TL;DR: 3-5 hours at moderate load.
They use the Ah rating for the li-ion batteries at nominal 3.7V. You can always stick semi-expensive panasonic 2800mAh 18650s in there if the vendor has lied about the capacity. I use some from a golfcart in my USB batteries. Gung-ho.
So you have 3.7V*2.4Ah=8.8Wh. Assuming a boost efficiency of 85%, you have 7.5Wh.
In my many tests, I’ve had Pi1 and 2 far below 2.5W, usually peaking at 1.5W (I don’t overclock). 7.5/1.5=5 hours. EXPECT less, maybe 3 hours.
Can’t recommend the USB ampmeters, use a DMM set to ‘A’, and measure current in series with a pair of clip-on probes.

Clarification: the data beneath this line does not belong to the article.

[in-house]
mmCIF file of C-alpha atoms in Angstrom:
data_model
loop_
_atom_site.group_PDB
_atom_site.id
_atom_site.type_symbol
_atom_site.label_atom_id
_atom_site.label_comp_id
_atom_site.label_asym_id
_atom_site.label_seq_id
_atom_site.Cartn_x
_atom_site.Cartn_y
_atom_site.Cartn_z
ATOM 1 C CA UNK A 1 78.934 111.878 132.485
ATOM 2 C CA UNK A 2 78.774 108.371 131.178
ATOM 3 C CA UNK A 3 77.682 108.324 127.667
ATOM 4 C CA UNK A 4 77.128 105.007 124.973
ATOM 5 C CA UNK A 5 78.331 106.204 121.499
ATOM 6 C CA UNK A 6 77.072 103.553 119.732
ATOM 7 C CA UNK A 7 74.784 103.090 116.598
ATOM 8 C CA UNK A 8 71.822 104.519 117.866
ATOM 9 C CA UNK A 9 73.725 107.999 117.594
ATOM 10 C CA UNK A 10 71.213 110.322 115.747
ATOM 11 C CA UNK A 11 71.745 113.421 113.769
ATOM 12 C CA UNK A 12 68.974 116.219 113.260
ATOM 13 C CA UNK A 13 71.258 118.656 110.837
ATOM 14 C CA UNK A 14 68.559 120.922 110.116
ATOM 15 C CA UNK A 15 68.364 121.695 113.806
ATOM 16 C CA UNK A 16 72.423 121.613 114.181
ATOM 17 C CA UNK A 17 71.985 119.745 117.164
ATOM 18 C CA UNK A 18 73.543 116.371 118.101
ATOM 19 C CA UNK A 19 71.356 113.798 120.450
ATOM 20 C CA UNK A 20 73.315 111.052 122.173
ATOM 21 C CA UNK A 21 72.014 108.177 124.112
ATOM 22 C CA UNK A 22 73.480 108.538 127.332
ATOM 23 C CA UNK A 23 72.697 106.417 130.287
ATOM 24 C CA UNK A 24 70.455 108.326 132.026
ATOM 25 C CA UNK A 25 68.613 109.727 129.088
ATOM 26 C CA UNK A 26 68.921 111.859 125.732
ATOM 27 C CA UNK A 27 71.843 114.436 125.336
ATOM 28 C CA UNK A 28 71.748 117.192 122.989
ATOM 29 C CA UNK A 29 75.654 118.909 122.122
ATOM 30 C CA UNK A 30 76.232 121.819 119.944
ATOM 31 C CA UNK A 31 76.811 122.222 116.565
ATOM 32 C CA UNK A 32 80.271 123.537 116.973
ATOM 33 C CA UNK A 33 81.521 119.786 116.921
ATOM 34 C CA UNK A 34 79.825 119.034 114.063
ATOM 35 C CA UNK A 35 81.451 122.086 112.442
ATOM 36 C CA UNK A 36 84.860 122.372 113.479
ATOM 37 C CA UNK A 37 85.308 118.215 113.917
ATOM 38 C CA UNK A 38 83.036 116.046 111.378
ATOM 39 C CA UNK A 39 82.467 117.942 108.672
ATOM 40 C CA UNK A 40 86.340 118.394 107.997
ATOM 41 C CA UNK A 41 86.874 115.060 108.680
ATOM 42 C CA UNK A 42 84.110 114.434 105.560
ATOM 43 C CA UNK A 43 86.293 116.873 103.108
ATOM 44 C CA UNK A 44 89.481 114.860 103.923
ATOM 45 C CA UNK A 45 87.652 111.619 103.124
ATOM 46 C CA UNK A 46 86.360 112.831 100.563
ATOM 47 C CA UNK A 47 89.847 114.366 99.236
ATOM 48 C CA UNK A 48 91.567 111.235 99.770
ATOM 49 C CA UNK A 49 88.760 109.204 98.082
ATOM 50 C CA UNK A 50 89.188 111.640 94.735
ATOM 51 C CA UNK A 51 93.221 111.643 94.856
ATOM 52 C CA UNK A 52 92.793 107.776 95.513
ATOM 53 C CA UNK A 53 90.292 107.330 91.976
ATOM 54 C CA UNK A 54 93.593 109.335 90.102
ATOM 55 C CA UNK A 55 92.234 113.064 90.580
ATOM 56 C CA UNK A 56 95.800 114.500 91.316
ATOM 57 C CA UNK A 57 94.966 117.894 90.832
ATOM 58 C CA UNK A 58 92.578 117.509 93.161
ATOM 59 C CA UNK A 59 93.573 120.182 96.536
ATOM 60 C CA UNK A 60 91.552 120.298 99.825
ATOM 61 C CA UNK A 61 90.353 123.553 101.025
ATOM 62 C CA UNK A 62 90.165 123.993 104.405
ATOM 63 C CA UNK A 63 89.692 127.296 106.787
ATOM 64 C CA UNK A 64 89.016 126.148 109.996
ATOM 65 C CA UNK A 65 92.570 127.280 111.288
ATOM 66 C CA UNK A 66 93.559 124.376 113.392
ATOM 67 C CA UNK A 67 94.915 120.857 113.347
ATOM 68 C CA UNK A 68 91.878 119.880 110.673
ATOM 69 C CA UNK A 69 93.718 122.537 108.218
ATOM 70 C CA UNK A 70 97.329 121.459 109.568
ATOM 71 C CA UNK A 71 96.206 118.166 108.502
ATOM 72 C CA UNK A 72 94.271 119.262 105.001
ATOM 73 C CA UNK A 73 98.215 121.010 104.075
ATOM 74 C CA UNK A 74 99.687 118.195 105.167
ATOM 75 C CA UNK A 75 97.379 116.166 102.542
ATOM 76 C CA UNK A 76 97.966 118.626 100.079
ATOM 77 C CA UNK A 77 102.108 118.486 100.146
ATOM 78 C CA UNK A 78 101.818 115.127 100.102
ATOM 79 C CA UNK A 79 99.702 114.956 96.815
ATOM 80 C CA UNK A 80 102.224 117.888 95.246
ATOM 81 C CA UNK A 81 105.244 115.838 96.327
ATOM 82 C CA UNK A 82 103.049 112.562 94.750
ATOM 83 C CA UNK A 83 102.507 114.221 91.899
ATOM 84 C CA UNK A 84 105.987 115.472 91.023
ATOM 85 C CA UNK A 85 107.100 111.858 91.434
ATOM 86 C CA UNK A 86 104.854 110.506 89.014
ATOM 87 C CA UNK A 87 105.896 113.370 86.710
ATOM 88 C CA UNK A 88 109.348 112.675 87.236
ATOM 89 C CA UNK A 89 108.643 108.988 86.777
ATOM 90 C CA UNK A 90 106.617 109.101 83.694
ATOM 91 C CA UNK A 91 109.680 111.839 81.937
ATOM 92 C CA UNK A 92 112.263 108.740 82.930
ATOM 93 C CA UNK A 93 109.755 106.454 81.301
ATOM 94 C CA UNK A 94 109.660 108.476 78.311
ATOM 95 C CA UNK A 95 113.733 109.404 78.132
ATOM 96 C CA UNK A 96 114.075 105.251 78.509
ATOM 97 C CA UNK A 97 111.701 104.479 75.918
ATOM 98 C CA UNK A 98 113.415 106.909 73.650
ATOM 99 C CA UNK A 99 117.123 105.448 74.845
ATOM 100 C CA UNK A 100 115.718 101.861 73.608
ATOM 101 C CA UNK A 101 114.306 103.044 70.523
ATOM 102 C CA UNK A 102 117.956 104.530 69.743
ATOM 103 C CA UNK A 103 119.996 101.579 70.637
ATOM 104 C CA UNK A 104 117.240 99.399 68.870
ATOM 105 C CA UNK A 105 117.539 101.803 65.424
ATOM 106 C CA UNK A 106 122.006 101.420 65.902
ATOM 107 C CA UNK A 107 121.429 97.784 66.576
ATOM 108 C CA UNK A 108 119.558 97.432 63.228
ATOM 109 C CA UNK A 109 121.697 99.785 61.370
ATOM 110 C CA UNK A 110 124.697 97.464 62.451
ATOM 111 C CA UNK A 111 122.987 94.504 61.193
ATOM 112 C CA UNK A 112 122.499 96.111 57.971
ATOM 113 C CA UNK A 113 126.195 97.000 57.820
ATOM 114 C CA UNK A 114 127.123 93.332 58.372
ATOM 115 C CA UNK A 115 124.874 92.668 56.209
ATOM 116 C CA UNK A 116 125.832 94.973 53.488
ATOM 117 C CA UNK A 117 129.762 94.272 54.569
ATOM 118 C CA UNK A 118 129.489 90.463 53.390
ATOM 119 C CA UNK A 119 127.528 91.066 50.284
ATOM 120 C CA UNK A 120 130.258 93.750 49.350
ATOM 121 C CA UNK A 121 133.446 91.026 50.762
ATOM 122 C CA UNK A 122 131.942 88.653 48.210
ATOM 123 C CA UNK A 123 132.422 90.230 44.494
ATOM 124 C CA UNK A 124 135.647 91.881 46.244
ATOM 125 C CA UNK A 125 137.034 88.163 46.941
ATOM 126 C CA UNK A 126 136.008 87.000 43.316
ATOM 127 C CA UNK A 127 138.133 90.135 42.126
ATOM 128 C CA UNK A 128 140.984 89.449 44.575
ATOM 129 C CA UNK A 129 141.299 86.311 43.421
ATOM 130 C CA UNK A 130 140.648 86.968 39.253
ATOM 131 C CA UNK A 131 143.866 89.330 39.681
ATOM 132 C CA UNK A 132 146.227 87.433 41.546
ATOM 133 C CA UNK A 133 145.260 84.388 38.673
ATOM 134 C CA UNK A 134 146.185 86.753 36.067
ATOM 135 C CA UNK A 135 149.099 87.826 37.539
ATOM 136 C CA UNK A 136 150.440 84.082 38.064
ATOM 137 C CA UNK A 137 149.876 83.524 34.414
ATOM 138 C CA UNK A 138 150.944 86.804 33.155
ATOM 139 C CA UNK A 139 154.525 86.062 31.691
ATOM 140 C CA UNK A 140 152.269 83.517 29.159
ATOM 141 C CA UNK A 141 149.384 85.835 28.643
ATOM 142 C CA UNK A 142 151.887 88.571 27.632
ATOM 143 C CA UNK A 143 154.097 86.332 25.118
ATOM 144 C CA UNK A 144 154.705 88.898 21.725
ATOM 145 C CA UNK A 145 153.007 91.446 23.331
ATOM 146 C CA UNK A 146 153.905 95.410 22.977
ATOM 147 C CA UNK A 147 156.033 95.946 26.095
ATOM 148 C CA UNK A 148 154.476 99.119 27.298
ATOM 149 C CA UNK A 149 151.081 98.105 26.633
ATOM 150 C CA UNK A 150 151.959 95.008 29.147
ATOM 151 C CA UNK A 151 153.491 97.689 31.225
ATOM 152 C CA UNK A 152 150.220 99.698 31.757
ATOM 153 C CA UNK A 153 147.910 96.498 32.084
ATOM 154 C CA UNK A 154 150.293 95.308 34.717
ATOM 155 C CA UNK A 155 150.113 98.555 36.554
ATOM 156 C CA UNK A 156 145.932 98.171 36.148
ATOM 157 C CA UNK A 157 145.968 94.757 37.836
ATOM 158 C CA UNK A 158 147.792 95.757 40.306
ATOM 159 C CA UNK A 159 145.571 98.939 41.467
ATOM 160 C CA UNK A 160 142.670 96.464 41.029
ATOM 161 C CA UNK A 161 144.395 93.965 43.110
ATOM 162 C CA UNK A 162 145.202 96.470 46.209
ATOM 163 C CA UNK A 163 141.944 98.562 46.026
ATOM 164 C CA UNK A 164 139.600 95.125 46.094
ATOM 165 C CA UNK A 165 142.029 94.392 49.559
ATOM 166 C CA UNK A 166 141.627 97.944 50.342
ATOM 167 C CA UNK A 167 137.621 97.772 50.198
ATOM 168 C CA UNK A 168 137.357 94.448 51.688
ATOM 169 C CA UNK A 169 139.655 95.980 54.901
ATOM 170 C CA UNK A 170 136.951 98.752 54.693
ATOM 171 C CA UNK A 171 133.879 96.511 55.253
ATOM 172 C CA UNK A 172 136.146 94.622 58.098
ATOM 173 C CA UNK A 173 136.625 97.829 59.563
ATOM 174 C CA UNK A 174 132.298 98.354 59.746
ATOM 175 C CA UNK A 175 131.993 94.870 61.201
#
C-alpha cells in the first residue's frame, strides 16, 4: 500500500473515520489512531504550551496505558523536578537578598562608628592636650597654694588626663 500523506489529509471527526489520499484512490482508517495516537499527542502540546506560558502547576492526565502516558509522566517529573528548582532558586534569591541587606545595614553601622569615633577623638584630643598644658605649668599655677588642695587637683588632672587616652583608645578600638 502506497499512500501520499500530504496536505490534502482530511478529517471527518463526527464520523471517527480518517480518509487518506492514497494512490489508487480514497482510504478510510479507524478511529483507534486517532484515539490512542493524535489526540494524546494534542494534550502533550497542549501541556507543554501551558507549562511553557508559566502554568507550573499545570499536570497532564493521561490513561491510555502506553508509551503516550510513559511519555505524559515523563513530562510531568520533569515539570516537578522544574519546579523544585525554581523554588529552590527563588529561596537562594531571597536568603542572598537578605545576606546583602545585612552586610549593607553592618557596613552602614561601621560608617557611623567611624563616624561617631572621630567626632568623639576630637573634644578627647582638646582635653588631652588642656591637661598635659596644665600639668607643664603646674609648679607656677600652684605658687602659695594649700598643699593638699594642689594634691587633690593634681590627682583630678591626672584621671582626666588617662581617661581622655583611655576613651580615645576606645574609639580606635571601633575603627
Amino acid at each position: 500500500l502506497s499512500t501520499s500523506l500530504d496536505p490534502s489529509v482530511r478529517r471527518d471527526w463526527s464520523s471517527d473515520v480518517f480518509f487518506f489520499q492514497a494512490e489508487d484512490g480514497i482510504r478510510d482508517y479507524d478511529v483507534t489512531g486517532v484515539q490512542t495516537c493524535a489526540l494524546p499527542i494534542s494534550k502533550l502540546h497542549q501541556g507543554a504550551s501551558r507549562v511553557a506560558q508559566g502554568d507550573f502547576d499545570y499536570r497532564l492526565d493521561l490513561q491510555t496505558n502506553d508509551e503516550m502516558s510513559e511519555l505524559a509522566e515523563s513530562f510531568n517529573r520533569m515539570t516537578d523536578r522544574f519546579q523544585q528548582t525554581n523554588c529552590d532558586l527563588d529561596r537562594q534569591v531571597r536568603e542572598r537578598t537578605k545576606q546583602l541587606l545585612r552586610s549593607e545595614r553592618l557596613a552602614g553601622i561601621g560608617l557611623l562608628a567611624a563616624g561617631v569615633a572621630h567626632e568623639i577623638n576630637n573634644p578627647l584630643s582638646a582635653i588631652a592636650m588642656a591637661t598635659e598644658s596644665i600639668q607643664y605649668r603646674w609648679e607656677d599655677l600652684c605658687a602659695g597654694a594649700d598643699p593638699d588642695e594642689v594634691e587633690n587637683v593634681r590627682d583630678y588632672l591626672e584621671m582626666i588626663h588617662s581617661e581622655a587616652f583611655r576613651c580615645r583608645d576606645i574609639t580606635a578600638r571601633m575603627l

For power longevity, you can do a few more or less invasive things, like cut off LEDs, use memory filesystems, and use google to find powersaving tricks for Pi. I’ve seen libraries for a greener Pi experience.
It is better, however, to use a car battery instead, with a quality step down converter to 5.1V. Stepping down voltage is always more efficient than boosting it. Use a LVCO of 11.6V, you’d need e.g. a TLV431 with vref 1.25 for this... https://electronics.stackexchange.com/a/318196/147045
BTW: The TLV431 can be used with Li-Ion batteries - like venerable 18650s - a recommended LVCO is 3.3V for a parallel bank, or 6.6V for a parallel-series bank.
A nice 90Wh S/LA battery is cheap and small. About the size of a baby’s head. A big battery of about 720Wh is the size of lady ada’s head (but not pink or purple), and would let you run at MAXIMUM POWER, SCOTTY! (12W I assume) for <=60 hours...